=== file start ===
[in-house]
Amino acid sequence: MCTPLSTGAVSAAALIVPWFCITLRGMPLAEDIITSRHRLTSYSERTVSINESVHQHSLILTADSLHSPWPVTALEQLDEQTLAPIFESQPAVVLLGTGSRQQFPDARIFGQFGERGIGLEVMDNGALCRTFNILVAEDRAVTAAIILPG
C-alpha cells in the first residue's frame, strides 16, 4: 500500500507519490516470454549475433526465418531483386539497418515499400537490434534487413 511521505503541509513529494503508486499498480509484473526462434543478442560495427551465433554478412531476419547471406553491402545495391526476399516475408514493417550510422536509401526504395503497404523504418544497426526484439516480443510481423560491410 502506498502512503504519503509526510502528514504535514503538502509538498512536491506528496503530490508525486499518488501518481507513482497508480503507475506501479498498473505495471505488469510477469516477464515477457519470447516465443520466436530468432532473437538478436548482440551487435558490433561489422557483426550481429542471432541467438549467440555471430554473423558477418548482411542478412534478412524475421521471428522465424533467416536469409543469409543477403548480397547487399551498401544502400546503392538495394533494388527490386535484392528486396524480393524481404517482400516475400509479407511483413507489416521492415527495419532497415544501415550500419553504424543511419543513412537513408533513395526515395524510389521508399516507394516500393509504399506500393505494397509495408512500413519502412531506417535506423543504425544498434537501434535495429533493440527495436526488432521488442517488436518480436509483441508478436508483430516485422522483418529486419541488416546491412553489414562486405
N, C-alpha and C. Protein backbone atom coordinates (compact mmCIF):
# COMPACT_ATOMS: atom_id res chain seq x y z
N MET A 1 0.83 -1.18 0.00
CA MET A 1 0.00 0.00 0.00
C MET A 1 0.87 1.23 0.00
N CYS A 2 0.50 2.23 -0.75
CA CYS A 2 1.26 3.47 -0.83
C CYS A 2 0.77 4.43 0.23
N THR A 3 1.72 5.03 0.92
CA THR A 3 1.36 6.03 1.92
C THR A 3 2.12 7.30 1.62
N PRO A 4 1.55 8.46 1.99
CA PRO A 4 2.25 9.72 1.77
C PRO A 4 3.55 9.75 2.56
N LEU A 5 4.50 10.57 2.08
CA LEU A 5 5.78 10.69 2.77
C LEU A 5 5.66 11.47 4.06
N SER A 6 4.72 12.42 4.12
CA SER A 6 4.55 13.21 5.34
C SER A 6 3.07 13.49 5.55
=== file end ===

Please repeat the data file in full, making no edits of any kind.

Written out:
[in-house]
Amino acid sequence: MCTPLSTGAVSAAALIVPWFCITLRGMPLAEDIITSRHRLTSYSERTVSINESVHQHSLILTADSLHSPWPVTALEQLDEQTLAPIFESQPAVVLLGTGSRQQFPDARIFGQFGERGIGLEVMDNGALCRTFNILVAEDRAVTAAIILPG
C-alpha cells in the first residue's frame, strides 16, 4: 500500500507519490516470454549475433526465418531483386539497418515499400537490434534487413 511521505503541509513529494503508486499498480509484473526462434543478442560495427551465433554478412531476419547471406553491402545495391526476399516475408514493417550510422536509401526504395503497404523504418544497426526484439516480443510481423560491410 502506498502512503504519503509526510502528514504535514503538502509538498512536491506528496503530490508525486499518488501518481507513482497508480503507475506501479498498473505495471505488469510477469516477464515477457519470447516465443520466436530468432532473437538478436548482440551487435558490433561489422557483426550481429542471432541467438549467440555471430554473423558477418548482411542478412534478412524475421521471428522465424533467416536469409543469409543477403548480397547487399551498401544502400546503392538495394533494388527490386535484392528486396524480393524481404517482400516475400509479407511483413507489416521492415527495419532497415544501415550500419553504424543511419543513412537513408533513395526515395524510389521508399516507394516500393509504399506500393505494397509495408512500413519502412531506417535506423543504425544498434537501434535495429533493440527495436526488432521488442517488436518480436509483441508478436508483430516485422522483418529486419541488416546491412553489414562486405
N, C-alpha and C. Protein backbone atom coordinates (compact mmCIF):
# COMPACT_ATOMS: atom_id res chain seq x y z
N MET A 1 0.83 -1.18 0.00
CA MET A 1 0.00 0.00 0.00
C MET A 1 0.87 1.23 0.00
N CYS A 2 0.50 2.23 -0.75
CA CYS A 2 1.26 3.47 -0.83
C CYS A 2 0.77 4.43 0.23
N THR A 3 1.72 5.03 0.92
CA THR A 3 1.36 6.03 1.92
C THR A 3 2.12 7.30 1.62
N PRO A 4 1.55 8.46 1.99
CA PRO A 4 2.25 9.72 1.77
C PRO A 4 3.55 9.75 2.56
N LEU A 5 4.50 10.57 2.08
CA LEU A 5 5.78 10.69 2.77
C LEU A 5 5.66 11.47 4.06
N SER A 6 4.72 12.42 4.12
CA SER A 6 4.55 13.21 5.34
C SER A 6 3.07 13.49 5.55